Wed, 04/24/2013 - 20:33

Hello Forum Members,

I have run into another point of confusion in my inaugural use of the MetaSEM package for a MASEM project. I posted one brief question a few months ago and received an excellent and helpful answer. I'm hoping again to benefit from the forum's deeper experience using the MetaSEM package.

My questions all concern the interpretation of the summary output generated in Stage 1 and Stage 2 of the TSSEM method. I assume that answers to the questions below might make it into a future version of the MetaSEM User Manual, since I don't think they are clearly available in the current user manual and associated literature.

To give some brief context, I am using MetaSEM to perform a TSSEM analysis using a Random Effects model. I am using 10 variables extracted from the correlation tables of about 20 different studies. Both tssem1 and tssem2 run without errors.

Stage 1 Questions:

1) Why do some of the Tau estimates list "NA" in the Standard Error, Lower and Upper Bounds, and z statistic columns?

2) More importantly, how is one to interpret the listing of the Intercept and Tau estimates? For example, I am using 10 variables in my model, which produces 45 Intercept and 45 Tau estimates (since I'm outputting the by-default correlation matrix). These estimates are labeled Intercepts 1-45 (and the variance components Tau 1-1 through 45-45) in the output. Which estimates correspond to which cells in a pooled correlation matrix?

Stage 2 Questions:

1) When using diag.constraints = TRUE, am I right to assume that the parameters estimated are standardized betas? And does this change when outputting a covariance matrix in stage 1 (and accordingly setting diag.constraints = FALSE)?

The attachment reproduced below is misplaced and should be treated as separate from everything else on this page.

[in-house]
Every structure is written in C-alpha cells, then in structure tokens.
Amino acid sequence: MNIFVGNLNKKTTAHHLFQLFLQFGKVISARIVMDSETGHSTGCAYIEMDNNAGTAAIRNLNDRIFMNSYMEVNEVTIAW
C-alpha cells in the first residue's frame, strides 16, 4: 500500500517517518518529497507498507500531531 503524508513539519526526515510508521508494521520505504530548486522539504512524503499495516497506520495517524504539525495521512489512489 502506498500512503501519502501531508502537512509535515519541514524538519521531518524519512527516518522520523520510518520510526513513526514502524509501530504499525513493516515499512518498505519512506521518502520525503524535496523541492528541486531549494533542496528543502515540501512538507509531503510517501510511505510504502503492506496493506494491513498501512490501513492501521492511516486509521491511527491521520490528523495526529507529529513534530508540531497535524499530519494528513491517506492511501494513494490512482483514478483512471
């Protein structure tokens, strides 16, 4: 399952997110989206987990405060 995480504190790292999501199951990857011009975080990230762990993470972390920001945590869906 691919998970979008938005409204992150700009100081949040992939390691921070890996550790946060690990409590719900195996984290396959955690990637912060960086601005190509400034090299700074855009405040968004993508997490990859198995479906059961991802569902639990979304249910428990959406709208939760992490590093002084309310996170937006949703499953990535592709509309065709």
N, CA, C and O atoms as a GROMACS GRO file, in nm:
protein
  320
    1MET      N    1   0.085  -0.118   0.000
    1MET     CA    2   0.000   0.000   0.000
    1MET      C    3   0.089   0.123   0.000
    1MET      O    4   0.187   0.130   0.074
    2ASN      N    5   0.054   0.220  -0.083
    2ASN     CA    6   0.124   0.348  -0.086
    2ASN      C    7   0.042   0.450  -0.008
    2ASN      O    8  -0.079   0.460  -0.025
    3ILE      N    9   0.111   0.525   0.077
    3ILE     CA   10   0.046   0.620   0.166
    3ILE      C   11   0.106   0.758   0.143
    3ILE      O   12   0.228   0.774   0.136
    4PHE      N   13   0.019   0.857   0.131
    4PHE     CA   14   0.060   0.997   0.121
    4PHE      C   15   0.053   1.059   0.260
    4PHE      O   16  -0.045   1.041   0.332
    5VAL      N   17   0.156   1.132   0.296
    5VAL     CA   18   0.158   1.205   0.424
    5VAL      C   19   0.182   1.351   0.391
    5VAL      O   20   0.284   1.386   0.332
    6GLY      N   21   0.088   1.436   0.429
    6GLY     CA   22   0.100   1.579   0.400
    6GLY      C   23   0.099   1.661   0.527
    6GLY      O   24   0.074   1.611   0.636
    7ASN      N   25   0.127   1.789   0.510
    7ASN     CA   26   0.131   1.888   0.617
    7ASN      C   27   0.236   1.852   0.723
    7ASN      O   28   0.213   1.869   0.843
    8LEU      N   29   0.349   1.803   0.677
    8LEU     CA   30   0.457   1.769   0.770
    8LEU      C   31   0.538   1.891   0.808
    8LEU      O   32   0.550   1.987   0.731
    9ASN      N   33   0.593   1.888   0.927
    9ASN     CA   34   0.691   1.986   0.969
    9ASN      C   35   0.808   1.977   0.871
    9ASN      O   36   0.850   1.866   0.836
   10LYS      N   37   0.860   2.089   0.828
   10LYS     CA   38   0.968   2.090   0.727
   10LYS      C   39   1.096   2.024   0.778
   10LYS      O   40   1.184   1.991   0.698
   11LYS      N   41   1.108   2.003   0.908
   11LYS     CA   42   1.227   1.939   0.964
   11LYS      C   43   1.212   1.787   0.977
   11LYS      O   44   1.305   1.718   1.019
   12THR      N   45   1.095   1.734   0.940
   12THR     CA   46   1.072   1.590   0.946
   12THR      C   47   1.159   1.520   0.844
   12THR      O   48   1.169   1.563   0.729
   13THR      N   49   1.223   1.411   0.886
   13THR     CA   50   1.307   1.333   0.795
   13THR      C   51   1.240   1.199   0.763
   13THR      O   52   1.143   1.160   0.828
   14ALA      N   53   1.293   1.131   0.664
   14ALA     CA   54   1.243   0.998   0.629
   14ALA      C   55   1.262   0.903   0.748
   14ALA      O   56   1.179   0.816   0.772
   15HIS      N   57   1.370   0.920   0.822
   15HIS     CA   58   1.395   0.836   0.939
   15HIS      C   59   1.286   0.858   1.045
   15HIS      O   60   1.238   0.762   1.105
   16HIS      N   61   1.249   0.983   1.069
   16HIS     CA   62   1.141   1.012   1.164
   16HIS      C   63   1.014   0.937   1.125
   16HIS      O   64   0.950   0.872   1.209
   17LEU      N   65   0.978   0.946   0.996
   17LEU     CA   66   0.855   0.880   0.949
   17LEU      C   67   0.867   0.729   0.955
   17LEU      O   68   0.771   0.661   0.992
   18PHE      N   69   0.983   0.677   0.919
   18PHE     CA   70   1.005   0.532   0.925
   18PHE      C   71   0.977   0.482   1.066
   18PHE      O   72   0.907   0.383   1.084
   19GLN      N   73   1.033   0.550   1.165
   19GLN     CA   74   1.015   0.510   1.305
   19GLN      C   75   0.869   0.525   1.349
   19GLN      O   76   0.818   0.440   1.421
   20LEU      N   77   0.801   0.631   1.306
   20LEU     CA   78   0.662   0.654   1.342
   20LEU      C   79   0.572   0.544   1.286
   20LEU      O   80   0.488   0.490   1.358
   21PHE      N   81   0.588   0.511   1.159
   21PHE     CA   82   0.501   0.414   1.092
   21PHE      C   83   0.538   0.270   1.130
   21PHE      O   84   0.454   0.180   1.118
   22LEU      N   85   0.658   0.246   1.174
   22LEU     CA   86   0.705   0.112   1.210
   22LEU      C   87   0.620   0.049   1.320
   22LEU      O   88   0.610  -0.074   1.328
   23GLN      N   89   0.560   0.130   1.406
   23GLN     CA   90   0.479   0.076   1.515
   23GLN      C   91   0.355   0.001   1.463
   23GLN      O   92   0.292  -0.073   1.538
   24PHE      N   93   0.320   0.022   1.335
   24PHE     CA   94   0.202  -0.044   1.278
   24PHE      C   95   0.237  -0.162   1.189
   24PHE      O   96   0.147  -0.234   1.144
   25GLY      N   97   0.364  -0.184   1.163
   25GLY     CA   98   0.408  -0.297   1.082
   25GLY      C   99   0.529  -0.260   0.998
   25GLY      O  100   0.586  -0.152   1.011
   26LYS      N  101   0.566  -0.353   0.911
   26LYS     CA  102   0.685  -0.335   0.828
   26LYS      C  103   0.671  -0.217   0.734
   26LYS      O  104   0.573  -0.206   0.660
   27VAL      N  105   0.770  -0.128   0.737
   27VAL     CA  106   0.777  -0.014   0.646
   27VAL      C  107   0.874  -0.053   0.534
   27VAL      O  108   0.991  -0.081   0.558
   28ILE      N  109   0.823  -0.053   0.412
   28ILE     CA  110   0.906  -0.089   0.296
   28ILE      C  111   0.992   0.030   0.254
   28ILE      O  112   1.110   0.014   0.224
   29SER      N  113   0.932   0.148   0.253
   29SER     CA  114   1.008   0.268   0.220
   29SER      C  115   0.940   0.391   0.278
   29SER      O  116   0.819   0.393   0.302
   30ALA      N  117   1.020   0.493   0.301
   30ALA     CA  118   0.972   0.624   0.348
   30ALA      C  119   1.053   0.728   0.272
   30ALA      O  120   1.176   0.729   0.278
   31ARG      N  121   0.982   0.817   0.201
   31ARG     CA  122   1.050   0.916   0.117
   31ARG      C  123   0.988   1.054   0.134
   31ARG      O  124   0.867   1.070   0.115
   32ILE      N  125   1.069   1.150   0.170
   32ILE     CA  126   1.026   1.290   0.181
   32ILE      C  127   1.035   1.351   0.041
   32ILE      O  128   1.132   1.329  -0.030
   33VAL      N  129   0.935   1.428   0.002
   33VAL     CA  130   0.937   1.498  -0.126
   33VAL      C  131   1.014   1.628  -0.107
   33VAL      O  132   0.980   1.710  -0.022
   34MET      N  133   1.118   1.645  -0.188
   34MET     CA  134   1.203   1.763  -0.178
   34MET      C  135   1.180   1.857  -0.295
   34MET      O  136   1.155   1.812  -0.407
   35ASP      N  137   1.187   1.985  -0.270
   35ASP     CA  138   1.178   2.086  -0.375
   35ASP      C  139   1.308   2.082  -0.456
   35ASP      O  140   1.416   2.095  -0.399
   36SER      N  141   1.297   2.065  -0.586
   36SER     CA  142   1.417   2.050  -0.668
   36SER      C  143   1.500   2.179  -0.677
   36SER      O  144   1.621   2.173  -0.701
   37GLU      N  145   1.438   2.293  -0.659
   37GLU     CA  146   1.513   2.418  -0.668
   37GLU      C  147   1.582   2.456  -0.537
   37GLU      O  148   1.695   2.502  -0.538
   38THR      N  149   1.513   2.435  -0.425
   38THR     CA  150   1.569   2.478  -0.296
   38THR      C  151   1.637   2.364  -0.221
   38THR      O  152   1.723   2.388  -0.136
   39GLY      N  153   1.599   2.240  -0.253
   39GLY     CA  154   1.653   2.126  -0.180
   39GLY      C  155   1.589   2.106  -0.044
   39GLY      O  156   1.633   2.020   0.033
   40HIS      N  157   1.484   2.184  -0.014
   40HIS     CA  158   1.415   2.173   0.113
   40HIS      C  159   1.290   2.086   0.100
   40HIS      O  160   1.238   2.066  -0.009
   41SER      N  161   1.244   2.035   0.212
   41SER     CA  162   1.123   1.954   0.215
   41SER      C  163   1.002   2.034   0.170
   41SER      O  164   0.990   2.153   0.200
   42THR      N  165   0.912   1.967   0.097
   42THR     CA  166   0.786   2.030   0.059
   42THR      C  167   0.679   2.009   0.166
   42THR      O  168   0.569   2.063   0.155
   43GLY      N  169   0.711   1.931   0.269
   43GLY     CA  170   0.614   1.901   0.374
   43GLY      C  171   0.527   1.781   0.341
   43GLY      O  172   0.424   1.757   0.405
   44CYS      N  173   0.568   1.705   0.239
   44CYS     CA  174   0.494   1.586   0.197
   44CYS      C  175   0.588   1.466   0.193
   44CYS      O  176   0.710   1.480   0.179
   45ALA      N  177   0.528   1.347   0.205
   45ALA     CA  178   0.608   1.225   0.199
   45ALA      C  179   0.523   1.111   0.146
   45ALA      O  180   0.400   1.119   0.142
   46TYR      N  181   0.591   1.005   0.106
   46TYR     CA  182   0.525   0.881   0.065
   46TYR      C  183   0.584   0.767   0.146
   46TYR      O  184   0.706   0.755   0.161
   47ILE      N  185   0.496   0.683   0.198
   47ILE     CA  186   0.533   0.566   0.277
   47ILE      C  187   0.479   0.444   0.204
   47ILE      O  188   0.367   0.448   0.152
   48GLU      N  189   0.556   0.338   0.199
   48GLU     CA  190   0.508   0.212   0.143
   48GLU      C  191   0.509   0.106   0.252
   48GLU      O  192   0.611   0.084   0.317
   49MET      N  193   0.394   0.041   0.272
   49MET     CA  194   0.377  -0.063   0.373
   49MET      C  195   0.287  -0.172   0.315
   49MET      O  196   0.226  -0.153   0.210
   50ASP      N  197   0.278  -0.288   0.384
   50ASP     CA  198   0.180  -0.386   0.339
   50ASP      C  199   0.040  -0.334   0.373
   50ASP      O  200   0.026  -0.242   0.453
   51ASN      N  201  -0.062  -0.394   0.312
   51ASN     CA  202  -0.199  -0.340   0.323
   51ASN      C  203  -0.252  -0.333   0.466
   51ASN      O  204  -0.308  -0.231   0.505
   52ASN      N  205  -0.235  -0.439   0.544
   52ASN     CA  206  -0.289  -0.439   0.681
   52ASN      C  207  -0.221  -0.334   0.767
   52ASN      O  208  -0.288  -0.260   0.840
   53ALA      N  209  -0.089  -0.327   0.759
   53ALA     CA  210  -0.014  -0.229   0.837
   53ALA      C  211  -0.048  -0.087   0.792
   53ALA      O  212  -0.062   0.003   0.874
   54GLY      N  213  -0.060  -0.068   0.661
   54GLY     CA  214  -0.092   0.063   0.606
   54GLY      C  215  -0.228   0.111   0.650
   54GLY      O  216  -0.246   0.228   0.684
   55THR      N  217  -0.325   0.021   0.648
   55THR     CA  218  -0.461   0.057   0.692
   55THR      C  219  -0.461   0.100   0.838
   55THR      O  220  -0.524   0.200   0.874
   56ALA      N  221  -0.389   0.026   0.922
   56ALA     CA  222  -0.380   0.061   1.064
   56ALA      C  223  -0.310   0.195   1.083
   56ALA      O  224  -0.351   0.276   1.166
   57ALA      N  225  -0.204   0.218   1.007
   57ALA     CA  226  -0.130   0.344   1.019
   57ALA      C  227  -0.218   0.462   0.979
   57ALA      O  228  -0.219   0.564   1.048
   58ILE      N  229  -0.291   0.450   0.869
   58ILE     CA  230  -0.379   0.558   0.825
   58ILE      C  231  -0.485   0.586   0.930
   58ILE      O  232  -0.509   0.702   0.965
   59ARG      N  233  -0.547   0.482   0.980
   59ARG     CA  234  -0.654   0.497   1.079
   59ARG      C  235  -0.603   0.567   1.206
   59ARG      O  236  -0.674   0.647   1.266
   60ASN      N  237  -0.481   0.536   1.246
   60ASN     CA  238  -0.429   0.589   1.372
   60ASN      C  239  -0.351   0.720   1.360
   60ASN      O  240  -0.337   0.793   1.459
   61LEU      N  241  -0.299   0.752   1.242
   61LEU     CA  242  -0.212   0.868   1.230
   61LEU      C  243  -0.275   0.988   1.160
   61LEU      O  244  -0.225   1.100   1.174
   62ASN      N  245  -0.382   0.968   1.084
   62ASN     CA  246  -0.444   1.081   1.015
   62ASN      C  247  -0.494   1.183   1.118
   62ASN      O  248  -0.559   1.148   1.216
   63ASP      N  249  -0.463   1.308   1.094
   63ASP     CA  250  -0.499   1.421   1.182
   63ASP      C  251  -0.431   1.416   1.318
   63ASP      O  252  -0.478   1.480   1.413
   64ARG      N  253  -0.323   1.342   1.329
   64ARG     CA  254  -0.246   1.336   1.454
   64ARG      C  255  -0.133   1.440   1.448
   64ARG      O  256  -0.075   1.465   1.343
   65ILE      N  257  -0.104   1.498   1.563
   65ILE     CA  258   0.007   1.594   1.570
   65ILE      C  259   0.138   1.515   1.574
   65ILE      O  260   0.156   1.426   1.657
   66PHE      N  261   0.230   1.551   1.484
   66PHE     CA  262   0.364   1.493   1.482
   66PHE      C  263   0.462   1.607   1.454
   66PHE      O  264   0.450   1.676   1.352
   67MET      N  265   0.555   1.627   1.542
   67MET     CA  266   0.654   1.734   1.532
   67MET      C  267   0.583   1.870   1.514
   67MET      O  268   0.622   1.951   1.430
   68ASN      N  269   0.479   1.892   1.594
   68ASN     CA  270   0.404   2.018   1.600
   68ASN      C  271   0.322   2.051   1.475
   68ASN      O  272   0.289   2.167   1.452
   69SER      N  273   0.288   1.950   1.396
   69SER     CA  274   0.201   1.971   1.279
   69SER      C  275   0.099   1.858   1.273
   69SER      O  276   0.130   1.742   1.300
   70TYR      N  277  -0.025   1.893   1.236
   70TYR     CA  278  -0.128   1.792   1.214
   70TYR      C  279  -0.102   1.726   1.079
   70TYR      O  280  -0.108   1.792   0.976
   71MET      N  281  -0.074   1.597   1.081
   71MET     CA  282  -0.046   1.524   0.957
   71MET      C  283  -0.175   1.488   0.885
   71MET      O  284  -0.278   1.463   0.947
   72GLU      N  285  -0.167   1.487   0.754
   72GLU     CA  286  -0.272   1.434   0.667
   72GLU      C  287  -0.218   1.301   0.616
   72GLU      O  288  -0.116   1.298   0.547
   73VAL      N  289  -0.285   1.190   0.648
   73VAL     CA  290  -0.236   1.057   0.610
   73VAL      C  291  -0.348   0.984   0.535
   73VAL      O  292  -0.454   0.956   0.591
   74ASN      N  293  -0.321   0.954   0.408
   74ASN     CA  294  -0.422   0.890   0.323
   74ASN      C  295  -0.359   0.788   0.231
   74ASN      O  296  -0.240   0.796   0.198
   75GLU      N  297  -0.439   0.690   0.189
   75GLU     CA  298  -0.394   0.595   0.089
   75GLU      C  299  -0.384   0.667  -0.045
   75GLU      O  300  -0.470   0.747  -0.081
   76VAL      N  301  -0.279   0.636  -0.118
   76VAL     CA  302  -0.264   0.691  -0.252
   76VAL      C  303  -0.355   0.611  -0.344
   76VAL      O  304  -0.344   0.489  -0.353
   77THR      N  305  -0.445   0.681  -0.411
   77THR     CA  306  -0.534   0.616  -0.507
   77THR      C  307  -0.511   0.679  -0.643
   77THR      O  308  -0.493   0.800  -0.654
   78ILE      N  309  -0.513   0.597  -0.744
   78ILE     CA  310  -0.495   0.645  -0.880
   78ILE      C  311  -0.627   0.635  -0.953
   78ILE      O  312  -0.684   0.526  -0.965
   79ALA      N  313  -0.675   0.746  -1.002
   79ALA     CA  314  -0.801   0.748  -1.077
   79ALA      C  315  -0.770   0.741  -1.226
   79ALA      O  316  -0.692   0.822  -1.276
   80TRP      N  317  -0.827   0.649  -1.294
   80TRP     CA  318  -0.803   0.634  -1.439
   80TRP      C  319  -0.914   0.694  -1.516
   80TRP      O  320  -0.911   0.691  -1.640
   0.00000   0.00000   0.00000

2) As an add-on to the previous question: Having run my model both with diag.constraints set to TRUE and to FALSE, the parameters estimated are close but not identical. If one of these runs is producing standardized betas and the other is not (per the answer to the prior question), I assume the reason they are close is that the original input values from the primary studies were all standardized correlation coefficients. Is this a correct assumption?

I again look forward to reading your response(s). Thanks!

Stage 1 questions:

1. Since there is no data and output available, I can not make a guess. One possible reason is that there is not enough data. Even if there is no missing data, there are totally 10*9/2=45 fixed-effects and 45 random effects (if you are using

RE.type="Diag" argument). I am not sure if 20 studies are sufficient to 90 parameters.

The metaSEM package does not do the analysis. It relies the OpenMx package to do the heavy work. If there is no standard error reported from the OpenMx, the metaSEM package will report NA. You may check the summary in the OpenMx format, e.g.,

random1 <- tssem1(Digman97$data, Digman97$n, method="REM", RE.type="Diag")

## Use OpenMx's summary()

summary(random1$mx.fit)

2. The Intercept and Tau refer to the fixed-effects (pooled correlation elements) and their random effects, respectively. If the pooled correlation matrix is R, Intercept=vechs(R). vechs() is arranged by column major (http://openmx.psyc.virginia.edu/docs/openmx/latest/_static/rdoc/vechs.html). For example,

## Pooled correlation matrix

R <- diag(5)

## Select the fixed effects only

R[lower.tri(R)] <- coef(random1, select="fixed")

R <- R+t(R)

diag(R) <- 1

R

## Variance component of the random effects

Var <- diag(coef(random1, select="random"))

Stage 2 questions:

1. Extra care is required when we are analyzing correlation matrix. We have to ensure that the diagonals of the implied model are always 1. "diag.constraints=TRUE" should only be applied when you are pooling correlation matrices. Since you are analyzing the correlation matrix, the coefficients are, by definition, standardized coefficients.

2) The simple answer is yes.